Rishi Sunak promised to address the rising cost of living as he reaped the benefits of a stronger-than-expected recovery from the economic hit of Covid-19.
The Chancellor pledged a major increase in public spending, tax cuts for businesses, and investment to create a “new economy” based on high skills and wages following the pandemic.
After widespread condemnation of the decision to cut £20 a week from Universal Credit, Mr Sunak set out plans to reform the benefit to enable claimants to earn more without losing as much of it – a measure he claimed amounts to a £2 billion tax cut for the lowest paid.
But Labour hit out at the package of measures announced by the Chancellor, which will cut the price of a bottle of Champagne and slash taxes for banks.
Mr Sunak acknowledged that the tax burden will reach its highest level as a share of gross domestic product (GDP) – a measure of the size of the economy – “since the early 1950s” but insisted “I don’t like it” and stressed there have to be limits to the scope of the state.
But he committed to total departmental spending growing by £150 billion a year in cash terms by 2024-25.
“That’s the largest increase this century, with spending growing by 3.8% a year in real terms,” he said.
It will mean a real-terms rise in spending in every single government department, he told MPs.
Mr Sunak committed to reverse the controversial cut in the aid budget, although it will not return to its legally-mandated target of 0.7% of national income until 2024/25.
Local government will get £4.8 billion in grant funding over three years, the largest increase for more than a decade, he said.
He also promised that the devolved administrations will be given the “largest block grants” since 1998, with an increase to Scottish Government funding in each year by an average of £4.6 billion, £2.5 billion for the Welsh Government, and £1.6 billion for the Northern Ireland Executive.
The Chancellor was buoyed by forecasts from the Office for Budget Responsibility (OBR) which predict the economy will return to its pre-Covid level at the turn of the year and reduced the estimate of the long-term “scarring” caused by the pandemic from 3% of GDP to 2%.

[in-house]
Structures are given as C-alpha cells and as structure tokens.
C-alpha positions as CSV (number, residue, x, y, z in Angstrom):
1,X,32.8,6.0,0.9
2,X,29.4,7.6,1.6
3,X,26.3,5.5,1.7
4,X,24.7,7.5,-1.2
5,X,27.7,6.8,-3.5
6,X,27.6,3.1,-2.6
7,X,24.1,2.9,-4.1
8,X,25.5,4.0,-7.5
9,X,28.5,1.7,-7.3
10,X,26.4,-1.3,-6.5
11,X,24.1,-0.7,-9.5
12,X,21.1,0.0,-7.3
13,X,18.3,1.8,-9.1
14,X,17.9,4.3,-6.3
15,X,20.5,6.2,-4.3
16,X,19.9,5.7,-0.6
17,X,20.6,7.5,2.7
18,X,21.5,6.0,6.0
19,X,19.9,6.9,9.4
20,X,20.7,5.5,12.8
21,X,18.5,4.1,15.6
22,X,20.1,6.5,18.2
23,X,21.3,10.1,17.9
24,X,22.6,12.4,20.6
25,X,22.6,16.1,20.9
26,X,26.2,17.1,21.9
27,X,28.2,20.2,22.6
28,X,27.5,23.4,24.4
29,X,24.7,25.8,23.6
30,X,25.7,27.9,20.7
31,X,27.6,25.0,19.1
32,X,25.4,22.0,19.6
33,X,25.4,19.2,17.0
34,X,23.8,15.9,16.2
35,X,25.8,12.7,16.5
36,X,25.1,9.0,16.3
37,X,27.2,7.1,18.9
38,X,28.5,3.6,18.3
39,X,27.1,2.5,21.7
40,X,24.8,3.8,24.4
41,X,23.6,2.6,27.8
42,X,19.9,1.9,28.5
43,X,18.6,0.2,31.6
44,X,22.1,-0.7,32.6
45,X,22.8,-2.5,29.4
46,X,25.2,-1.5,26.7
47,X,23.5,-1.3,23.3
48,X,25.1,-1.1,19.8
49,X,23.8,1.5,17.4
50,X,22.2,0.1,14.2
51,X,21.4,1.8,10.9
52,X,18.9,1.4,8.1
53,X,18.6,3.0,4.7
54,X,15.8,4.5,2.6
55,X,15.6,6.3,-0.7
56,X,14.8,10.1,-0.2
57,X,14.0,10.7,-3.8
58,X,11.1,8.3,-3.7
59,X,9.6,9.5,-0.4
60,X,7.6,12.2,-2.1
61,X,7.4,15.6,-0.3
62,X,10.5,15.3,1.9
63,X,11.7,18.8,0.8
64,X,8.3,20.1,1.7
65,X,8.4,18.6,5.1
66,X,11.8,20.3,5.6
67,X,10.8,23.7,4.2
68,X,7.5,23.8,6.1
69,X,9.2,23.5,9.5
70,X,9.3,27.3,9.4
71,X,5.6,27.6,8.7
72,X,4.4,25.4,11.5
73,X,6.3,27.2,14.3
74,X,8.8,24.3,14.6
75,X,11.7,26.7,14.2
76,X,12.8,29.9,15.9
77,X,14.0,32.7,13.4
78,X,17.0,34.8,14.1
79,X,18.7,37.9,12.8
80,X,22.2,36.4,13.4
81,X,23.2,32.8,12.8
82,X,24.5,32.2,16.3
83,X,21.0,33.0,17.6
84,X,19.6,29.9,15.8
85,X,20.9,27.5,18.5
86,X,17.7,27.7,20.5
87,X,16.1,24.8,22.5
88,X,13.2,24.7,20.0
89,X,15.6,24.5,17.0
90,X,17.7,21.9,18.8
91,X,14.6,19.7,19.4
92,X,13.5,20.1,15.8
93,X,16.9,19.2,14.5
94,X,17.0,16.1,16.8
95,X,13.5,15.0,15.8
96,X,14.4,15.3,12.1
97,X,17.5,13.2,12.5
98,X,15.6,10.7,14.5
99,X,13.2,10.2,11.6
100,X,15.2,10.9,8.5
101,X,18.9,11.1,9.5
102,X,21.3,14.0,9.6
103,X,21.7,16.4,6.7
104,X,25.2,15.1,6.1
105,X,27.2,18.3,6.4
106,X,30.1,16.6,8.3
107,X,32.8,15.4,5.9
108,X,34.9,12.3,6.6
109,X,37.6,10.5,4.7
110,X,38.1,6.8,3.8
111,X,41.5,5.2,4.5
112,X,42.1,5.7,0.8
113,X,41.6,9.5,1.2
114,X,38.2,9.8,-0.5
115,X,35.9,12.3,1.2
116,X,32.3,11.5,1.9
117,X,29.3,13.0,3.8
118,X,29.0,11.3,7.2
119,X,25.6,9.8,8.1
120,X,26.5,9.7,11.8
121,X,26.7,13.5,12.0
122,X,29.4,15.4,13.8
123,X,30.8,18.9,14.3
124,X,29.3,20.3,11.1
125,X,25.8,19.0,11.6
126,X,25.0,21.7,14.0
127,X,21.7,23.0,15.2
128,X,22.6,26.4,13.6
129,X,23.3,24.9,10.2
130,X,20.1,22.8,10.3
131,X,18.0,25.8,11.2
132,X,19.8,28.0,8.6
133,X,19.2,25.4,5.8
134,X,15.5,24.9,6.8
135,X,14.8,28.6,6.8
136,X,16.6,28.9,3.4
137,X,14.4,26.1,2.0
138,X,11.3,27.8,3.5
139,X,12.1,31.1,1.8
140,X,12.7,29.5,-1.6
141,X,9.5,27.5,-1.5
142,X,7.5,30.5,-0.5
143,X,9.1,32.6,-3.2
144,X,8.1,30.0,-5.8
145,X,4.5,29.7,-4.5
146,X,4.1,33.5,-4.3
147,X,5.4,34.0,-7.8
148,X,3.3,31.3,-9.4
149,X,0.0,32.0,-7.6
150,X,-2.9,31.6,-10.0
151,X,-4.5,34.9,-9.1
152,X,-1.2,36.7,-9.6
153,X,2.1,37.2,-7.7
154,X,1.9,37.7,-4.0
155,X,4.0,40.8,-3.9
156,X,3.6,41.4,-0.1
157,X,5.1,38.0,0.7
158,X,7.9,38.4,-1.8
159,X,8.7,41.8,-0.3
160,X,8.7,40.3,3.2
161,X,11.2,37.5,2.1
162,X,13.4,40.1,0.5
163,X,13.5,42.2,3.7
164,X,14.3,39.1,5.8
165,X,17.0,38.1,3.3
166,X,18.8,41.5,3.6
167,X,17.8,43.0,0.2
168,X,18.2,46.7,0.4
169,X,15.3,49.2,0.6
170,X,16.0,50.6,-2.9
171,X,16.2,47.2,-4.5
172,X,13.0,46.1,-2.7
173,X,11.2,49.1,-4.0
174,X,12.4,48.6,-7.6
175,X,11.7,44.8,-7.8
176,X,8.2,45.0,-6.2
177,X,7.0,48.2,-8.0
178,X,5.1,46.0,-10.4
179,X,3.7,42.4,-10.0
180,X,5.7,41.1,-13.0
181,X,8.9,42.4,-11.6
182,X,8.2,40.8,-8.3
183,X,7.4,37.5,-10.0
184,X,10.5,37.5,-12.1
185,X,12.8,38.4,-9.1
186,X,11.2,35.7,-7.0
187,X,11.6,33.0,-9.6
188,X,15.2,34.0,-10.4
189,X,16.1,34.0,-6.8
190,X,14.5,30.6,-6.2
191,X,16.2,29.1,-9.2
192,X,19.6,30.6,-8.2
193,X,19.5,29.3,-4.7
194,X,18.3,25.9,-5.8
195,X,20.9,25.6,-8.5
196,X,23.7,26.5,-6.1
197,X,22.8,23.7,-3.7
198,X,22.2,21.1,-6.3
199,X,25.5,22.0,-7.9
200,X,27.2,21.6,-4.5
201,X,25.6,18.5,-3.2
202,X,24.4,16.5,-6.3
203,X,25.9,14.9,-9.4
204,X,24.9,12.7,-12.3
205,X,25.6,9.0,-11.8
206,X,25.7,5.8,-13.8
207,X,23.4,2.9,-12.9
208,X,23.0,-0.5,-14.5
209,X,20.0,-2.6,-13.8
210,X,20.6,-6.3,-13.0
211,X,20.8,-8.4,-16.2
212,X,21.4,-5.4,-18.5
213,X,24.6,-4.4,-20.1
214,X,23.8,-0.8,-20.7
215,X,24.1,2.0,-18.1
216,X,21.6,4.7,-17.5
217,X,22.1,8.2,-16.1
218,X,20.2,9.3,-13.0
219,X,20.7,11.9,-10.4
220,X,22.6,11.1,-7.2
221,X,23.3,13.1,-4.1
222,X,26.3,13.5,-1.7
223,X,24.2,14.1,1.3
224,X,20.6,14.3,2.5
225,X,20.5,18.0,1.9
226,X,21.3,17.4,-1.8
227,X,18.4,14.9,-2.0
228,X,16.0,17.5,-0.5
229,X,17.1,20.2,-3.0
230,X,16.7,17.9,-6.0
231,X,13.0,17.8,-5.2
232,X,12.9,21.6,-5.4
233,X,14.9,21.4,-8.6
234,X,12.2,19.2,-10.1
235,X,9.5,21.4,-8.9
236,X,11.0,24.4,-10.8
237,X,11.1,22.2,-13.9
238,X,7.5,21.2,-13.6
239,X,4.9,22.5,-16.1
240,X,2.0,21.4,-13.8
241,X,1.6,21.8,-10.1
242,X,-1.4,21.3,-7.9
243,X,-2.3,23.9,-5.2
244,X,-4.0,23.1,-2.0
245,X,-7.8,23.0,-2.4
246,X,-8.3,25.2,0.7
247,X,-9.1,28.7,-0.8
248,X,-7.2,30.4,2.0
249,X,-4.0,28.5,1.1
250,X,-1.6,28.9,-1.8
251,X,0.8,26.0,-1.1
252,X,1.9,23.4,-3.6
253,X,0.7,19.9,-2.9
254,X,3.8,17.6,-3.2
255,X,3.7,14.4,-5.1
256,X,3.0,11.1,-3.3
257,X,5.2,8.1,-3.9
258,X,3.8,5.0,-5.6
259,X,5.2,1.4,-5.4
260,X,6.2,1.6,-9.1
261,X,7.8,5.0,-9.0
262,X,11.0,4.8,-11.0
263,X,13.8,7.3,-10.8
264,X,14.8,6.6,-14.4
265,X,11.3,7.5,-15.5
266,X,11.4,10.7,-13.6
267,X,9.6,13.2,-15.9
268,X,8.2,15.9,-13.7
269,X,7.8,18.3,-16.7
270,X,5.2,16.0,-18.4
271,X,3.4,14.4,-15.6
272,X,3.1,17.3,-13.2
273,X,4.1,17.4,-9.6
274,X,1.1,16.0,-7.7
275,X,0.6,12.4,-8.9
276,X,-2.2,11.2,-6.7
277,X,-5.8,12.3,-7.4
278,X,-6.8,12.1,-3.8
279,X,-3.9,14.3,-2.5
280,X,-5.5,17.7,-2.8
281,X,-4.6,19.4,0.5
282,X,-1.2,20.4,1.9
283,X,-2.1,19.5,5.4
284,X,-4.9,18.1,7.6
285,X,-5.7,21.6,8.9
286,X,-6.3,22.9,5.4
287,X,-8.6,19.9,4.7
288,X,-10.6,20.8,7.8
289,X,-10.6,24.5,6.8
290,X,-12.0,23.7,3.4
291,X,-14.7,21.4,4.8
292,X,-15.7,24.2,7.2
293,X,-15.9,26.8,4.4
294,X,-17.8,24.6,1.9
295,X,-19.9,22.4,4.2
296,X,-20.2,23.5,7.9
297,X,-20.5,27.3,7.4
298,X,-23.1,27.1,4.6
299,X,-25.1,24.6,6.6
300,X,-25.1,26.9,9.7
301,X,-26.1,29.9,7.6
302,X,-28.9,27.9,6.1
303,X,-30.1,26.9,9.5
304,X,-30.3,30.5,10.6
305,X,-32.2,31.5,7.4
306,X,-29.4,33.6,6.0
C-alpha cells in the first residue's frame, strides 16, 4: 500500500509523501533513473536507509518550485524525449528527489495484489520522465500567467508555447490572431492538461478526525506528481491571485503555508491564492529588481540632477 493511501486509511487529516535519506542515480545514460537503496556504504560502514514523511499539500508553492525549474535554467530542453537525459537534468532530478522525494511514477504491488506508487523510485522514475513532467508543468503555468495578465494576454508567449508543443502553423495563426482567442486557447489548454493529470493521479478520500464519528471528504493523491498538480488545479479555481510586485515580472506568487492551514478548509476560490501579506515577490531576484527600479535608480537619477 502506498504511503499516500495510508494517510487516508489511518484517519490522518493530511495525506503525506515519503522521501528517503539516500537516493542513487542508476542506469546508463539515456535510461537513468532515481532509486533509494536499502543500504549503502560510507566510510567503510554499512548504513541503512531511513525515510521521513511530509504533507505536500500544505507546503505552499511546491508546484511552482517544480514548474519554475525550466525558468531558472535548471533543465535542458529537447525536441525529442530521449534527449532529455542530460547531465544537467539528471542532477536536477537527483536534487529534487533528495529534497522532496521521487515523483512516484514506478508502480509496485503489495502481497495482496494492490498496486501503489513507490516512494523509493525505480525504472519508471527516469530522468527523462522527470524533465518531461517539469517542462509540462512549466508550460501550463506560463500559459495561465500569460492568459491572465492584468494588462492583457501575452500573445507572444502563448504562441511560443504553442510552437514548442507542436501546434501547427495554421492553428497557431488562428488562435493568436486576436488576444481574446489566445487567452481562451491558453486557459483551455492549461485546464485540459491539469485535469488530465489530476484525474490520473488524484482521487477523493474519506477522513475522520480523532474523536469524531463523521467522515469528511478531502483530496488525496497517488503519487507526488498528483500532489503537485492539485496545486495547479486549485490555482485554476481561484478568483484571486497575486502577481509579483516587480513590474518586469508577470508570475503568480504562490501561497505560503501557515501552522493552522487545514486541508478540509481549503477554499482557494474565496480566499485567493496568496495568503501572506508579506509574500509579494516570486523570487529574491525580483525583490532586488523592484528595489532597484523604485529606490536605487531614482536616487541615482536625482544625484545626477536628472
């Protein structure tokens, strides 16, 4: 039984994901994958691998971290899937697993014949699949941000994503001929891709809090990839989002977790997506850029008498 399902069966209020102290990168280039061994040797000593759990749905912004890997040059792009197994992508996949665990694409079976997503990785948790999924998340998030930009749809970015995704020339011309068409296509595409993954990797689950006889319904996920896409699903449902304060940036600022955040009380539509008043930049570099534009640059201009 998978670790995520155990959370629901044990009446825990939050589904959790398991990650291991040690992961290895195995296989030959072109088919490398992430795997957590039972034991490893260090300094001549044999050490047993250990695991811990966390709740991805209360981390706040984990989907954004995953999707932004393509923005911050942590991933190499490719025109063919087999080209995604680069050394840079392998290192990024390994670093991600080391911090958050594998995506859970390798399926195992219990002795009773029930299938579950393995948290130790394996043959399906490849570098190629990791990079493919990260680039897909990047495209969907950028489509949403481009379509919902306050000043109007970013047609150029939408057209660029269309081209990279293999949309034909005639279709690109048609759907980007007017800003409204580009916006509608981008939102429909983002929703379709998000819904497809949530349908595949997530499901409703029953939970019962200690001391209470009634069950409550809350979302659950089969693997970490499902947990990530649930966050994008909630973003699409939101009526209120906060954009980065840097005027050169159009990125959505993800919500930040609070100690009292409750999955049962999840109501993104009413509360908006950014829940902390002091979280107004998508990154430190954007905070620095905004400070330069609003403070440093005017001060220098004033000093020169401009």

The economy is forecast to grow 6.5% this year instead of the 4% expected in March.
But Mr Sunak acknowledged rising inflation, blaming it on the global reopening of economies following the pandemic, and promised further action to address strained supply chains with tax breaks and investment in lorry parks.
The Chancellor said: “Employment is up. Investment is growing. Public services are improving. The public finances are stabilising. And wages are rising.
“Today’s Budget delivers a stronger economy for the British people: stronger growth, with the UK recovering faster than our major competitors.”
Mr Sunak promised “help for working families with the cost of living”, with inflation in September at 3.1% and “likely to rise further” – the OBR expects CPI to average 4% over the next year.
As well as previously-announced increases in minimum wage rates, Mr Sunak promised changes by December 1 to the amount of extra earnings Universal Credit claimants can keep.
The move follows a widely-condemned £20-a-week cut in the benefit earlier in October.
Mr Sunak dramatically reduced the UC “taper”, meaning that, instead of losing 63p of UC for every £1 earned above the work allowance, the amount will be reduced to 55p.
The amount people can earn before starting to lose the benefit will also increase by £500.
“This is a tax cut next year worth over £2 billion,” he said.
“Nearly two million families will keep, on average, an extra £1,000 a year.”
The Chancellor announced £7 billion in business rate cuts, with the cancellation of next year’s planned increases and a 50% discount on business rates for a year for a series of retail and hospitality venues.
A wider reform of business rates will make the system “fairer and timelier” with revaluations carried out more frequently, every three years.
Other reforms to corporate taxes included slashing the surcharge on bank profits from 8% to 3%.
Mr Sunak promised a new, lower rate of air passenger duty on domestic flights within the UK, benefiting nine million passengers and helping regional airports.
He also announced a series of reforms to alcohol taxes from February 2023 – including a 5% cut in duty on draught products to help support pubs.
“That’s the biggest cut to cider duty since 1923. The biggest cut to fruit ciders in a generation. The biggest cut to beer duty for 50 years,” he said.
“It’s a long-term investment in British pubs of £100 million a year. And a permanent cut in the cost of a pint by 3p.”
Taxes on sparkling wines such as Champagne and prosecco – “no longer the preserve of wealthy elites” – will be reduced to the same level as still wines, ending an “irrational” 28% duty premium.
In an immediate boost to the hospitality industry, Mr Sunak announced that the planned increase in duties will be cancelled – a tax cut worth £3 billion.
He also confirmed a widely-expected freeze in fuel duty.
Responding to the measures, shadow chancellor Rachel Reeves said: “The Chancellor in this Budget has decided to cut taxes for banks.
“So at least the bankers on short-haul flights sipping Champagne will be cheering this Budget today.”
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